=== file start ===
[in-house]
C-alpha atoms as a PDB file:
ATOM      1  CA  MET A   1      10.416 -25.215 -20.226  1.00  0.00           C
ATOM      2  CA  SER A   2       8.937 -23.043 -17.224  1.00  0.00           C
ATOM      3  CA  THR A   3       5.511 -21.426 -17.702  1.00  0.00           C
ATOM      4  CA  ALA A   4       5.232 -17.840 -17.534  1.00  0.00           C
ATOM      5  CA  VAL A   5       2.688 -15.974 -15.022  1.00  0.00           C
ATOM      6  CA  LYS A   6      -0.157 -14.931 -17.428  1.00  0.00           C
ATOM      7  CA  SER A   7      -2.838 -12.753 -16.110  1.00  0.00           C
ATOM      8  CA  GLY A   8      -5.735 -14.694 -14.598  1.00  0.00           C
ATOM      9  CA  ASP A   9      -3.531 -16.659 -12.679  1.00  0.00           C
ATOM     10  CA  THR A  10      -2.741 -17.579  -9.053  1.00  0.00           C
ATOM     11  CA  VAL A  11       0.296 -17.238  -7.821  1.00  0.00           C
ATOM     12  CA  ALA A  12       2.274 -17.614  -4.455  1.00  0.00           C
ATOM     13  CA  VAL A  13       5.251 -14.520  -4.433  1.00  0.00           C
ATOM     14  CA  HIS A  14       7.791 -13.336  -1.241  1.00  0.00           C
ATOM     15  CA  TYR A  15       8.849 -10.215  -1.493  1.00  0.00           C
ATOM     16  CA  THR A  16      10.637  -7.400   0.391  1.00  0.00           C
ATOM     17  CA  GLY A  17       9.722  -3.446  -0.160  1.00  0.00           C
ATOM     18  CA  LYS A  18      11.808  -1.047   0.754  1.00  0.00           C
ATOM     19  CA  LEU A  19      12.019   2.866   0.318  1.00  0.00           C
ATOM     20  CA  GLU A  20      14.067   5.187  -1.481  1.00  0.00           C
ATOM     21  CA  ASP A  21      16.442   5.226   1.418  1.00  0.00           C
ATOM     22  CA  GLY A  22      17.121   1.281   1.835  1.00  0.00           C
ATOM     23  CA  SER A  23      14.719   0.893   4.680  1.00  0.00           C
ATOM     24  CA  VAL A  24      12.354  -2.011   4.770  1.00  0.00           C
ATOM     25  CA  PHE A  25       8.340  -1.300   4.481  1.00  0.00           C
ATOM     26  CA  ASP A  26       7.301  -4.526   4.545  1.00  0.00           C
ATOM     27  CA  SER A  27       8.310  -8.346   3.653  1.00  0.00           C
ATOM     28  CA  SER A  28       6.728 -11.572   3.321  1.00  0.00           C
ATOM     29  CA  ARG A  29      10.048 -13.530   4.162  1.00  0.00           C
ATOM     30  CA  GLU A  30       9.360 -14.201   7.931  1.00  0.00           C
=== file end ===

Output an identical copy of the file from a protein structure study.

[in-house]
C-alpha atoms as a PDB file:
ATOM      1  CA  MET A   1      10.416 -25.215 -20.226  1.00  0.00           C
ATOM      2  CA  SER A   2       8.937 -23.043 -17.224  1.00  0.00           C
ATOM      3  CA  THR A   3       5.511 -21.426 -17.702  1.00  0.00           C
ATOM      4  CA  ALA A   4       5.232 -17.840 -17.534  1.00  0.00           C
ATOM      5  CA  VAL A   5       2.688 -15.974 -15.022  1.00  0.00           C
ATOM      6  CA  LYS A   6      -0.157 -14.931 -17.428  1.00  0.00           C
ATOM      7  CA  SER A   7      -2.838 -12.753 -16.110  1.00  0.00           C
ATOM      8  CA  GLY A   8      -5.735 -14.694 -14.598  1.00  0.00           C
ATOM      9  CA  ASP A   9      -3.531 -16.659 -12.679  1.00  0.00           C
ATOM     10  CA  THR A  10      -2.741 -17.579  -9.053  1.00  0.00           C
ATOM     11  CA  VAL A  11       0.296 -17.238  -7.821  1.00  0.00           C
ATOM     12  CA  ALA A  12       2.274 -17.614  -4.455  1.00  0.00           C
ATOM     13  CA  VAL A  13       5.251 -14.520  -4.433  1.00  0.00           C
ATOM     14  CA  HIS A  14       7.791 -13.336  -1.241  1.00  0.00           C
ATOM     15  CA  TYR A  15       8.849 -10.215  -1.493  1.00  0.00           C
ATOM     16  CA  THR A  16      10.637  -7.400   0.391  1.00  0.00           C
ATOM     17  CA  GLY A  17       9.722  -3.446  -0.160  1.00  0.00           C
ATOM     18  CA  LYS A  18      11.808  -1.047   0.754  1.00  0.00           C
ATOM     19  CA  LEU A  19      12.019   2.866   0.318  1.00  0.00           C
ATOM     20  CA  GLU A  20      14.067   5.187  -1.481  1.00  0.00           C
ATOM     21  CA  ASP A  21      16.442   5.226   1.418  1.00  0.00           C
ATOM     22  CA  GLY A  22      17.121   1.281   1.835  1.00  0.00           C
ATOM     23  CA  SER A  23      14.719   0.893   4.680  1.00  0.00           C
ATOM     24  CA  VAL A  24      12.354  -2.011   4.770  1.00  0.00           C
ATOM     25  CA  PHE A  25       8.340  -1.300   4.481  1.00  0.00           C
ATOM     26  CA  ASP A  26       7.301  -4.526   4.545  1.00  0.00           C
ATOM     27  CA  SER A  27       8.310  -8.346   3.653  1.00  0.00           C
ATOM     28  CA  SER A  28       6.728 -11.572   3.321  1.00  0.00           C
ATOM     29  CA  ARG A  29      10.048 -13.530   4.162  1.00  0.00           C
ATOM     30  CA  GLU A  30       9.360 -14.201   7.931  1.00  0.00           C